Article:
Solar Thermal Storage System

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Solar Thermal Storage System
One big shining point of Parabolic Trough Power Plant (PTPP), the so-called
dispatchability, is its potential to provide power 24 hours a day, by storing the heat
energy in a thermal storage unit for later use during peak hours, in the evening or on a
cloudy day. It enhances the annual capacity of a plant by 50 % over one without a
thermal energy storage system (TES). Within current technology, heat is much cheaper
to store than electricity. Nearly all current existing solar thermal plants that have backup systems are supported by fossil fuels, but a TES completely hoisted by the power the
plant generates itself is within reach. Several storage mechanisms have been put in
place while other proposals are still in lab-scale. Progress is being achieved by
improvements on old systems and alternative designs. ,

Two-tank direct storage system

Two-tank indirect storage system

Single-Tank Thermocline

Phase-Change Materials

Two-tank direct storage system
The early two-tank direct system was used in the first Luz mirror plant, the “Solar
Energy Generating System I (SEGS I)”in California. It has two tanks, one of low and one
of high temperature. Only one heat transfer fluid (HTF), in this case mineral oil (Caloria),
circulates from the low-temperature tank through the solar collectors picking up the
heat. Part of the heat goes to generate the steam to run the turbine and the excessive
heat goes back to the high-temperature tank for storage. After passing through a heat
exchanger, the cooled fluid flows back to the low-temperature tank to be reused. The
Solar Two power tower in California also uses this system, only with molten salt as the

Two-tank sensible heat storage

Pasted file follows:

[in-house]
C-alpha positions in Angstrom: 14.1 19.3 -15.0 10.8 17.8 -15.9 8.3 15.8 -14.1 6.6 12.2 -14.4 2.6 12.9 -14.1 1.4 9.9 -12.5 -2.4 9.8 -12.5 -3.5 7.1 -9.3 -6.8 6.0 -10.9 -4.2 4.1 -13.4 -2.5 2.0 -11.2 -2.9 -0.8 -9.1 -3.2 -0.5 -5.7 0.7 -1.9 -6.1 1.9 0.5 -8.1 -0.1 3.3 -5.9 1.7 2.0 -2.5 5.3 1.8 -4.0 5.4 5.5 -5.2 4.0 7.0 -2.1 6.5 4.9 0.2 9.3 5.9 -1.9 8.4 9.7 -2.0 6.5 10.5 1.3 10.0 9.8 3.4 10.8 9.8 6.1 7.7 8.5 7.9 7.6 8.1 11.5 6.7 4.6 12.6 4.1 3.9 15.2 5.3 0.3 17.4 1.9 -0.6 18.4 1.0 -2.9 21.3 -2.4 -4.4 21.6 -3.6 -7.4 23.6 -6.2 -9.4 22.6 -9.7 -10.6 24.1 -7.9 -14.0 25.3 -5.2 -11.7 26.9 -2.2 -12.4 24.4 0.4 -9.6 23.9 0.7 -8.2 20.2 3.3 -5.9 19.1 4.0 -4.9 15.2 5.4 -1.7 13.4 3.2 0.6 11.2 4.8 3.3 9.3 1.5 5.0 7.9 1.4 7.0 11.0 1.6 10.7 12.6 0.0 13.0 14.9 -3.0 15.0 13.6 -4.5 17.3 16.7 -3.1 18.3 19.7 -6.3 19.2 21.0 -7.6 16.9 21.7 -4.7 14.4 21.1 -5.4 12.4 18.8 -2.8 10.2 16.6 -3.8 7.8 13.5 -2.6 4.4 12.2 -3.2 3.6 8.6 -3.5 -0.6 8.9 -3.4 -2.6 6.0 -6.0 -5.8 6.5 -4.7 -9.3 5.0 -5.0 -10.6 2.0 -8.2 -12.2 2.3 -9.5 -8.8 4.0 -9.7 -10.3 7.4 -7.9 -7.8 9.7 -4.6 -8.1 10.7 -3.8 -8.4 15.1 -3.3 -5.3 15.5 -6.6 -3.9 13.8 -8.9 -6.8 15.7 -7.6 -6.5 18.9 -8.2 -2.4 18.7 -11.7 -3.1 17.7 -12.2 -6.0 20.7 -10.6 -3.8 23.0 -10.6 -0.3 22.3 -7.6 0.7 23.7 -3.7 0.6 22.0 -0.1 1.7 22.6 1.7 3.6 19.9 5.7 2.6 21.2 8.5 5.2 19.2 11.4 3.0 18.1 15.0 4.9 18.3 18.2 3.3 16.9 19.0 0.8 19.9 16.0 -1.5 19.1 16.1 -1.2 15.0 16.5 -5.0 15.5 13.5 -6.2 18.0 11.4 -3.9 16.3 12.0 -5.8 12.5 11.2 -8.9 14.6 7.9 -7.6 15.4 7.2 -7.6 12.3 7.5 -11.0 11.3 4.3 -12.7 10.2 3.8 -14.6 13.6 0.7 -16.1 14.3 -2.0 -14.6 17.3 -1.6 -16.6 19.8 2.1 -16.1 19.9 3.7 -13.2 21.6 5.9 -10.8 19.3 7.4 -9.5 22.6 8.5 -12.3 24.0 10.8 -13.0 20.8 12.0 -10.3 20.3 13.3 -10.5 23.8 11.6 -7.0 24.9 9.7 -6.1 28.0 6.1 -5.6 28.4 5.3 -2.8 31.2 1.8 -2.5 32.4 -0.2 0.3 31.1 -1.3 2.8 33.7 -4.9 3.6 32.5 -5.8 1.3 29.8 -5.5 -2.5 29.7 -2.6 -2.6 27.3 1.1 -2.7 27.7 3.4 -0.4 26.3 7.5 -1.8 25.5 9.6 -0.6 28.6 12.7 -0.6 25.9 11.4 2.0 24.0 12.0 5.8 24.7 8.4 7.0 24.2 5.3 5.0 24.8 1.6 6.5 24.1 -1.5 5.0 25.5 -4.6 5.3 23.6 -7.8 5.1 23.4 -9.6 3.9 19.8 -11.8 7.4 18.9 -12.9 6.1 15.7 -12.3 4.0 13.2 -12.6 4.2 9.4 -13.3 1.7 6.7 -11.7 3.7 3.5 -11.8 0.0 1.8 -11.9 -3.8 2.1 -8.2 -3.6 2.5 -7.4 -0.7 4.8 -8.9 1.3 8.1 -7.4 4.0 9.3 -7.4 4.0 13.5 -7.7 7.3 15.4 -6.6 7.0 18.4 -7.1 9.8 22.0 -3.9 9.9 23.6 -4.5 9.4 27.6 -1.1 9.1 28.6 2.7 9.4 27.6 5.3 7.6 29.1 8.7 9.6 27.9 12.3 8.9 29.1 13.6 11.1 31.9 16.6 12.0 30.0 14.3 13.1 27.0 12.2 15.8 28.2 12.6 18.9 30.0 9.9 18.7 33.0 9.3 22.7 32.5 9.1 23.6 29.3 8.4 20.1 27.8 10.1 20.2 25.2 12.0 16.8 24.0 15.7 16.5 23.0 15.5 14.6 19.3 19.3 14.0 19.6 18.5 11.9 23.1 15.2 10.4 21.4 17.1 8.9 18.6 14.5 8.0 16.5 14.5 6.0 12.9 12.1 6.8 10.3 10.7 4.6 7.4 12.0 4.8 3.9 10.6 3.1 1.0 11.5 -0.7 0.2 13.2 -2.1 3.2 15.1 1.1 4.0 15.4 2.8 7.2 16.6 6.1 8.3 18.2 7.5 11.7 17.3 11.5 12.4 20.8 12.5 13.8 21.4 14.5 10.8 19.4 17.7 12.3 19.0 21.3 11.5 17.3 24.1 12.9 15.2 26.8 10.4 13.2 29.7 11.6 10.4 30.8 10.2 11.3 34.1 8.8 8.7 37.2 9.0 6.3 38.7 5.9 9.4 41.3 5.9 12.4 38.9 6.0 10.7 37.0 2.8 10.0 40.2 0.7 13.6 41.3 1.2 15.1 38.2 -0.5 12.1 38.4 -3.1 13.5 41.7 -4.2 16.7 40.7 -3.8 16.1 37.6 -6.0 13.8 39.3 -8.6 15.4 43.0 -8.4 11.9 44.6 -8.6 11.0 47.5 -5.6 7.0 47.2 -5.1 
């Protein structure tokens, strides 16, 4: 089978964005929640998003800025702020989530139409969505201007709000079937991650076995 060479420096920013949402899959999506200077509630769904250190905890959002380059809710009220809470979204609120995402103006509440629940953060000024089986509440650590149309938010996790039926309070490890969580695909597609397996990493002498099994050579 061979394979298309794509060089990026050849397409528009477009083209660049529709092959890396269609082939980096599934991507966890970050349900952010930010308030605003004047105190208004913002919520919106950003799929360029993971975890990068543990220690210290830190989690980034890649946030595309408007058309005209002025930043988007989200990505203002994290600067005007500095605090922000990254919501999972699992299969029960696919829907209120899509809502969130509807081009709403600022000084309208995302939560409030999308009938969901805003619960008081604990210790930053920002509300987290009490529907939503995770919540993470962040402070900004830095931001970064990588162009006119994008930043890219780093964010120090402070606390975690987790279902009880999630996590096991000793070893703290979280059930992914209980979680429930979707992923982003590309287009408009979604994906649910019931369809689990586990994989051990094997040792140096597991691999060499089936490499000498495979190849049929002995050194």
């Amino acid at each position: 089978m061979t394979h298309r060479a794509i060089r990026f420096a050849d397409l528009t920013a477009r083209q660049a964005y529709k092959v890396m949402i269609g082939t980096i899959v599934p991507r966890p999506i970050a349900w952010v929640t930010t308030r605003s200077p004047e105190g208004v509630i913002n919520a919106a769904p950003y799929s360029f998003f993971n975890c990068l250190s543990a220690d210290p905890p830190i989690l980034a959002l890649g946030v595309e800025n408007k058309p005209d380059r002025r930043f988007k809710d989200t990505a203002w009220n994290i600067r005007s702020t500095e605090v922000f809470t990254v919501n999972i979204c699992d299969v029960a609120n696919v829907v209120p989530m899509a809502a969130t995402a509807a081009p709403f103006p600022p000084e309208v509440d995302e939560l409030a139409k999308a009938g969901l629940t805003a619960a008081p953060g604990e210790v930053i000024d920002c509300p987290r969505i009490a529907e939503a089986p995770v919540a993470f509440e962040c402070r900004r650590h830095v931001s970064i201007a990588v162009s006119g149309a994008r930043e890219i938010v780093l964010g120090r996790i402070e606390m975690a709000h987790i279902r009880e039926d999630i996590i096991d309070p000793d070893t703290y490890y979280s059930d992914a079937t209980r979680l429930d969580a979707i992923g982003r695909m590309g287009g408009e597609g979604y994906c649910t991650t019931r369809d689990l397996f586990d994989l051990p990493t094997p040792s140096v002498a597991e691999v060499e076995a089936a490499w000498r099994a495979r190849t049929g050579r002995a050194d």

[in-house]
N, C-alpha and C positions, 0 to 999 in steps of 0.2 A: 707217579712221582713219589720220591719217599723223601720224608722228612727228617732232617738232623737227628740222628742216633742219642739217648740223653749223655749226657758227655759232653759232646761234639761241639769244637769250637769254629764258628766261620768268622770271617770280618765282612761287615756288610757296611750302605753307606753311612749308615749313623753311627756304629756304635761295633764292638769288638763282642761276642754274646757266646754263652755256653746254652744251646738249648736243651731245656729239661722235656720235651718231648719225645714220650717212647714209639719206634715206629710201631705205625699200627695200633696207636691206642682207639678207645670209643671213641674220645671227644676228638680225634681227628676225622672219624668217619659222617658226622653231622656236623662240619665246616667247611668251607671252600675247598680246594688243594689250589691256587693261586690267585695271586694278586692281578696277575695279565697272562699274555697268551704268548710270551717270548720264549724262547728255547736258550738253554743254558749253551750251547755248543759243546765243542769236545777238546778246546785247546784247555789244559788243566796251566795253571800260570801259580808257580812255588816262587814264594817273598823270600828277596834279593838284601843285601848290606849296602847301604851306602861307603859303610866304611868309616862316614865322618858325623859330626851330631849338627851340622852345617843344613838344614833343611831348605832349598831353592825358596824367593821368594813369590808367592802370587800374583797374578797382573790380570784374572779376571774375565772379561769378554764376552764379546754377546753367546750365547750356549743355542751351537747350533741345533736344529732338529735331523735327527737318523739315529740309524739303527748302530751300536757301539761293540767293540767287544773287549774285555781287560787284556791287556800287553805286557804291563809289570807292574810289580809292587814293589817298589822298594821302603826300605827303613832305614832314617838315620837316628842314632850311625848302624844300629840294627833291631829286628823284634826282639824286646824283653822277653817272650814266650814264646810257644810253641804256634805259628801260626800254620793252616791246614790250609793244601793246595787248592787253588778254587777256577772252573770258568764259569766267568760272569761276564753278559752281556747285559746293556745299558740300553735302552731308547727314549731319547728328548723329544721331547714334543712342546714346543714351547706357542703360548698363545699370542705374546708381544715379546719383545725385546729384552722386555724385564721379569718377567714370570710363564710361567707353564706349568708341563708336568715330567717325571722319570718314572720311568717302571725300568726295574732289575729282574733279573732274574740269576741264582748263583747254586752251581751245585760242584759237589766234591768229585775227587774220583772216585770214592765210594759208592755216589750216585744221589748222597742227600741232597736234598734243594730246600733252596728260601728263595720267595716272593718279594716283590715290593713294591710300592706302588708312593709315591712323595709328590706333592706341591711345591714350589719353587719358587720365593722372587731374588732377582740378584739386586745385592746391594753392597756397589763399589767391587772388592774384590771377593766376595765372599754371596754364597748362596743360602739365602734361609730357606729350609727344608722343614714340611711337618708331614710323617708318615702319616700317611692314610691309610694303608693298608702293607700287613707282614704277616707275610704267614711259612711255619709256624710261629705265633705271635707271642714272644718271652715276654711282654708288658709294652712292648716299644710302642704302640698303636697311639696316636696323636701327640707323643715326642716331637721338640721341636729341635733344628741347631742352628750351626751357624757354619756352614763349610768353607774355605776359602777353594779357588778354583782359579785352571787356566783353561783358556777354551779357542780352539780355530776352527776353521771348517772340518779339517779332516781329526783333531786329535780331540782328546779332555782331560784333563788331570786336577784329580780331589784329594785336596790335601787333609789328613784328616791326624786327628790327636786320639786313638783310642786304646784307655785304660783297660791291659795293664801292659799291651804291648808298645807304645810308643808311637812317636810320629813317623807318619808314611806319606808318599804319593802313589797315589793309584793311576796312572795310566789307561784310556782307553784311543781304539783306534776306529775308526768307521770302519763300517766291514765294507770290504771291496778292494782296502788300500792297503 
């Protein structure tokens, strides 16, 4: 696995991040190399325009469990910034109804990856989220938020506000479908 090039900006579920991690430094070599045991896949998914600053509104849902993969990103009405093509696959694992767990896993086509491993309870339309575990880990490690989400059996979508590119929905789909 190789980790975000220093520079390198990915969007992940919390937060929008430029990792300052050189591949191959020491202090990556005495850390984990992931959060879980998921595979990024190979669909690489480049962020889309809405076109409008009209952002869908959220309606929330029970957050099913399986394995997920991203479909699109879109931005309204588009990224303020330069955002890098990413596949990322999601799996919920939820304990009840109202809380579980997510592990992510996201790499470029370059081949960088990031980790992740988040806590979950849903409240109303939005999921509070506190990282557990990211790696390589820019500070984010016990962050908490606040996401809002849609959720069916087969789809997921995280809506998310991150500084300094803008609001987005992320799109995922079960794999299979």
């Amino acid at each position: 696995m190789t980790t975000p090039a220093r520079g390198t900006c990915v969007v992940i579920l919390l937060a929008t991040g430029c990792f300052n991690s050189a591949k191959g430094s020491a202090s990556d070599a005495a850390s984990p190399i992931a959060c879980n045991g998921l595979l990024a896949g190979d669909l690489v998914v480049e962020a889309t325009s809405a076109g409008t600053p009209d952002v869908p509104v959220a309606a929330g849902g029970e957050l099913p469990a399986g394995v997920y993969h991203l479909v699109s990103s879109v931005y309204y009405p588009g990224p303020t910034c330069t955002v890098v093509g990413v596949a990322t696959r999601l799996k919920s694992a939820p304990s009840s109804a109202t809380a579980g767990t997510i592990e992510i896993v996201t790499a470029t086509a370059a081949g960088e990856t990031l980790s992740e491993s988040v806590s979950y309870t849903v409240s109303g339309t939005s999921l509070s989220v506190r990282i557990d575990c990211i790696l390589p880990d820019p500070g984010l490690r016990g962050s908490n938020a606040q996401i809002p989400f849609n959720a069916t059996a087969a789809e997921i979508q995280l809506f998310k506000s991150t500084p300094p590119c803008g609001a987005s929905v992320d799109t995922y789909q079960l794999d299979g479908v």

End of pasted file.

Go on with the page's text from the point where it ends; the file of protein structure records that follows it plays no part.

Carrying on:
But as later SEGSs moved to synthetic oil (a eutectic mixture of biphenyl-diphenyl
oxide) to achieve a higher operating temperature and hence a higher efficiency, the
two-tank direct was no longer suitable. The old mineral oil has a high vapor pressure so
it cannot be used in the large unpressurized storage tank system as the one adopted
for SEGS I. Pressurized storage tanks are very expensive. In addition, the HTF in
some places is too expensive or not suitable to also serve as a storage fluid. It takes
the freezing point and local temperature (day and night) into consideration in
terms of choosing the transfer medium.

Two-tank indirect storage system
The subsequently developed two-tank indirect storage system has not only a HTF but
also a storage fluid (ST) and an extra heat exchanger. The storage fluid coming out of
the low-temperature tank absorbs the heat energy of the high-temperature HTF in the
extra heat exchanger. The now high-temperature ST flows back to a high-temperature
storage tank and the now low-temperature HTF moves on to the solar collector to start
the power cycle again. Despite the extra cost resulting from a second heat
exchangerand smaller temperaturedifference between the two tanks, the two-tank
indirect system with molten salt as the ST is still dominant in most of the PTPPs around
the world. The technology originated from the experiment of Solar Two power tower in
California. Two PTPP in plan, the 50MW AndaSol project in Granada, Spain and the
280MW Solana, in Gila Bend, Arizona, will both adopt the molten salt thermal storage